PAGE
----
“Does Capital punishment tend to the security of the people? By no means. It hardens the hearts of men, and makes the loss of life appear light to them; it renders life insecure, inasmuch as the law holds out that Property is of greater value than life.”
- Elizabeth Fry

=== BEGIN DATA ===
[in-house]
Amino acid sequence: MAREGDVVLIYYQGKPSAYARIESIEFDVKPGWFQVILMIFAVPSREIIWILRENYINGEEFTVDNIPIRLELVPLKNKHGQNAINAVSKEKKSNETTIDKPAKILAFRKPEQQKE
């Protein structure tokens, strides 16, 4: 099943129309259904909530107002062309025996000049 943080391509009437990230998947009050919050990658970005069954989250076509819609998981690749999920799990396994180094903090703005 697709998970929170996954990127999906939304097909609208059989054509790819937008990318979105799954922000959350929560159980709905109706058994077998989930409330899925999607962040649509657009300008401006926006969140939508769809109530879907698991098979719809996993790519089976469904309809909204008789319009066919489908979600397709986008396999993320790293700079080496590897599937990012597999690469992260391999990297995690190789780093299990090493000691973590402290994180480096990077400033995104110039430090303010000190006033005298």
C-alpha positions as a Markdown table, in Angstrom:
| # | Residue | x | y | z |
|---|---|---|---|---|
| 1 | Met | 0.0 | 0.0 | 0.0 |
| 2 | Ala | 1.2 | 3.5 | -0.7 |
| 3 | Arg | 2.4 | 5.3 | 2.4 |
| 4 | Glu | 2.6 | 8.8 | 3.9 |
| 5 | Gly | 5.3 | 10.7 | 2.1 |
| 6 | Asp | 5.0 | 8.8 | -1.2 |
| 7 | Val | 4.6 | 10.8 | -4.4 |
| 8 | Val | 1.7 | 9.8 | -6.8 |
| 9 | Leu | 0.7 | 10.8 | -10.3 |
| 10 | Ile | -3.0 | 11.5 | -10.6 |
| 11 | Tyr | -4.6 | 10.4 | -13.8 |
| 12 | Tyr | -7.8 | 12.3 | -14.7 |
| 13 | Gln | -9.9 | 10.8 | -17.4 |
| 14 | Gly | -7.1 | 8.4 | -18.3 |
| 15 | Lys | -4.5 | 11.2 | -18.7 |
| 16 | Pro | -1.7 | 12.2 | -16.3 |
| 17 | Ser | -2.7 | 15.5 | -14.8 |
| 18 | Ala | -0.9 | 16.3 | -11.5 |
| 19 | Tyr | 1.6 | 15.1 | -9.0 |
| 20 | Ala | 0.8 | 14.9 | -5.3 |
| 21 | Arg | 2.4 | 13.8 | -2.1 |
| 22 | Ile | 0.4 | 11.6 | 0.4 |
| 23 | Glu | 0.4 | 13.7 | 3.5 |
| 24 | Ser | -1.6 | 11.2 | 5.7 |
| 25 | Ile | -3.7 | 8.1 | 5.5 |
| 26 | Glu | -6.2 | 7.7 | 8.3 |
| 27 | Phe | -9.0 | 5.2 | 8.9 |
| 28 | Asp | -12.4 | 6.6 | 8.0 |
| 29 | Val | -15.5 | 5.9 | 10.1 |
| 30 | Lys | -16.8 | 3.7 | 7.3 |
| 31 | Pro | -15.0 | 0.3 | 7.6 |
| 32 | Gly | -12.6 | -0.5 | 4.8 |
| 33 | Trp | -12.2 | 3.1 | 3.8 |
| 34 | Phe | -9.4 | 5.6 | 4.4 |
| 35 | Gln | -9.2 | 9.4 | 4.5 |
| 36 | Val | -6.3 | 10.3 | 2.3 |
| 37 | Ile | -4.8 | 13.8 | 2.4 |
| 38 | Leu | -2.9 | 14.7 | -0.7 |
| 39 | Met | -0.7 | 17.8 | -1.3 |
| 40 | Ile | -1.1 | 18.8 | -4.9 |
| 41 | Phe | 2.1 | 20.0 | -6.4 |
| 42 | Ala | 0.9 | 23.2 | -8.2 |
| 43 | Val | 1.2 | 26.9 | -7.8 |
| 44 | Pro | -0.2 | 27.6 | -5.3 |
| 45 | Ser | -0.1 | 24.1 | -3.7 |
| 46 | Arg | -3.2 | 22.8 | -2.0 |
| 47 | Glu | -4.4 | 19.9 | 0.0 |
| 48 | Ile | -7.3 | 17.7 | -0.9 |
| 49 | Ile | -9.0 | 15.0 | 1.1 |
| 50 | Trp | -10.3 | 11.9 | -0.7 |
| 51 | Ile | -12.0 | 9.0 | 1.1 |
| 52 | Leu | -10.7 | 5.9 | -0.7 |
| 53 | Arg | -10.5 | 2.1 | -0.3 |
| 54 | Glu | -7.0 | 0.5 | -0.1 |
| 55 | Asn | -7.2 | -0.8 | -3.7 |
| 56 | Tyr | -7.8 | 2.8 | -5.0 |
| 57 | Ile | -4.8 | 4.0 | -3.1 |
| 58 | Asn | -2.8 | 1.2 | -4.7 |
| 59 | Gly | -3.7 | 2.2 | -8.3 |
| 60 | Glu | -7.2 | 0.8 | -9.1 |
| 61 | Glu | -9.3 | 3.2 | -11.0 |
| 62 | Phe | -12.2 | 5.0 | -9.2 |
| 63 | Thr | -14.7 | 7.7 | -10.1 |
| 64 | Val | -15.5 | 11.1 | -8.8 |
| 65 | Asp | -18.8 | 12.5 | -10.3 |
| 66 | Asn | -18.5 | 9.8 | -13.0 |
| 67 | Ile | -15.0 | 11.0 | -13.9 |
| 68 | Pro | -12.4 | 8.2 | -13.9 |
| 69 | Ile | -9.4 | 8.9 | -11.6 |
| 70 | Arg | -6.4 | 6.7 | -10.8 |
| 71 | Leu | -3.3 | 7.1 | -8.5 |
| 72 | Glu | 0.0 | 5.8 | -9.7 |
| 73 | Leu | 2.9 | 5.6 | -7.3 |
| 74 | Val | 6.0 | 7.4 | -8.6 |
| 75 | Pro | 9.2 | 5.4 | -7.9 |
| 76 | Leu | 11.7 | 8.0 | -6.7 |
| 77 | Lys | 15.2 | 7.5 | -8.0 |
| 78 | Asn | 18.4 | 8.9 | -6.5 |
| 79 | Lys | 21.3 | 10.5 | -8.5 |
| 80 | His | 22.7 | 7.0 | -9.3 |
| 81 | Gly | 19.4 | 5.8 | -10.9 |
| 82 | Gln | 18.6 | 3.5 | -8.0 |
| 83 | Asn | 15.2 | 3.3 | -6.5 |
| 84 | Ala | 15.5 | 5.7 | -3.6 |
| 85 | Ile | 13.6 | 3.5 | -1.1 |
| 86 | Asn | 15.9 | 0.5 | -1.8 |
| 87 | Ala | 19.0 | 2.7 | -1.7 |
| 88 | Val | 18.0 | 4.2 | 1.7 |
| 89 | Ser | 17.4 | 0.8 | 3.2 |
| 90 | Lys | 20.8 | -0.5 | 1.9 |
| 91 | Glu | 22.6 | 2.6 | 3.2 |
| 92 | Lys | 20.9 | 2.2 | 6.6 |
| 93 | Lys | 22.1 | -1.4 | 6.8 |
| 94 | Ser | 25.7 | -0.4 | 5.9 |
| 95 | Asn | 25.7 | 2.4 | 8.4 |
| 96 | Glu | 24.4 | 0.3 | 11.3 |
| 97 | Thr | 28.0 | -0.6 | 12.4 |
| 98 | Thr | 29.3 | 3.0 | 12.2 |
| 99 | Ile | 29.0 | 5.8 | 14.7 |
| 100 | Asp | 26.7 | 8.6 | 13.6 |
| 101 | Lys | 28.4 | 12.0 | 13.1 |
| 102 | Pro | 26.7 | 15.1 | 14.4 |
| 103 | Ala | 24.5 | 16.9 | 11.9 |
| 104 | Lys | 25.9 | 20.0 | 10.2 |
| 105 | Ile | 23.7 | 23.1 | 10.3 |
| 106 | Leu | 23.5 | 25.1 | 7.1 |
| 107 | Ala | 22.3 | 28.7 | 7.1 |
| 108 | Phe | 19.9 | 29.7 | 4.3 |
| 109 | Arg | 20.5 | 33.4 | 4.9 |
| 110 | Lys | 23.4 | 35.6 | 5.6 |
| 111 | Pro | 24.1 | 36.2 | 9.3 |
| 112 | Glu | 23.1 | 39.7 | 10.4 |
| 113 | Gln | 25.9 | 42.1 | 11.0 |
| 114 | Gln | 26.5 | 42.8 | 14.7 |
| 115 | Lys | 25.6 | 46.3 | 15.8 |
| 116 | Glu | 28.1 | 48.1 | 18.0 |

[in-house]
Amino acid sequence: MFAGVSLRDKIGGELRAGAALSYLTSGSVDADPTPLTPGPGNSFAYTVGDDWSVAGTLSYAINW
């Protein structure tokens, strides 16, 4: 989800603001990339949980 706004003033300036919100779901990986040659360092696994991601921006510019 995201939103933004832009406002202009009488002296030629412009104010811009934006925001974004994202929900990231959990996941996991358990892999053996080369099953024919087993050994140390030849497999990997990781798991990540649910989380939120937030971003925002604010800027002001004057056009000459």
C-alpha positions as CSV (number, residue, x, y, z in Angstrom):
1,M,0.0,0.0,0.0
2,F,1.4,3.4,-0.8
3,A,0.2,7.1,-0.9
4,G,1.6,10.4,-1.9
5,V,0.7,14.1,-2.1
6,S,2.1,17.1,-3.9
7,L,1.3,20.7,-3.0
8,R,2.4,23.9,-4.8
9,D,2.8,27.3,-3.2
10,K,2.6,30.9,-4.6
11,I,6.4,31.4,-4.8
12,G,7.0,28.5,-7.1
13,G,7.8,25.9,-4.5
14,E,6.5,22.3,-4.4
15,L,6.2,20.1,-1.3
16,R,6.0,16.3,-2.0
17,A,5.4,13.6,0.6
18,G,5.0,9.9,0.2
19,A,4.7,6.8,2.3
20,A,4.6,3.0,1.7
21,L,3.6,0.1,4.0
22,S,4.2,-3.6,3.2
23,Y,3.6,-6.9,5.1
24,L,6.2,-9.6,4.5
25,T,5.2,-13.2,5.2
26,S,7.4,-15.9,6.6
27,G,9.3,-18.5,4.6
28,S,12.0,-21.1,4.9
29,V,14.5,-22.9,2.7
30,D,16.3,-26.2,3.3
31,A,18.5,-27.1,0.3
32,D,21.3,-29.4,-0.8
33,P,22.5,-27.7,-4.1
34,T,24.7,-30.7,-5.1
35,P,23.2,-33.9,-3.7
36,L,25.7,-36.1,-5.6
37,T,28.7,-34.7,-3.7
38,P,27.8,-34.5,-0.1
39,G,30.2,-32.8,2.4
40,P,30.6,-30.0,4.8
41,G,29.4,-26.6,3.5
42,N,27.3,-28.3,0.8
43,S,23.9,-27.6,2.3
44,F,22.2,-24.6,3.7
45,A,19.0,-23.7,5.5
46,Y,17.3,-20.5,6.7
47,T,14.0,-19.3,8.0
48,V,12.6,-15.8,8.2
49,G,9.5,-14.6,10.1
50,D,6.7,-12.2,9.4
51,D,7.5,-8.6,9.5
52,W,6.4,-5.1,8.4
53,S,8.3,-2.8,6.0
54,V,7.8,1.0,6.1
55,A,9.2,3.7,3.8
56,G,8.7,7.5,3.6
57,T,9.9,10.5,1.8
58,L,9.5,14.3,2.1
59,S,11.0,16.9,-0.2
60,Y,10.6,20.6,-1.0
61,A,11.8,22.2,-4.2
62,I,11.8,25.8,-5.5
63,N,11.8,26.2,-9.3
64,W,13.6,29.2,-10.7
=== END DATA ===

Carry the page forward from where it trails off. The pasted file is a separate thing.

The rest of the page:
Elizabeth Fry was a Quaker who became famous for her work to reform the prison system in Britain in the early nineteenth century. Her contribution to society has "stood the test of time". After visiting London's notorious Newgate prison in 1813, the banker's daughter became not just the UK's most important woman penal reformer, but Europe's chief campaigner for inmates' rights. By her example she inspired other women to play a fuller role in society: it was unusual for women to have a voice outside the home. It was also unusual for a Quaker to be so prominent, because at that time the Quaker movement was going through a 'quietist' phase, and was very inward looking.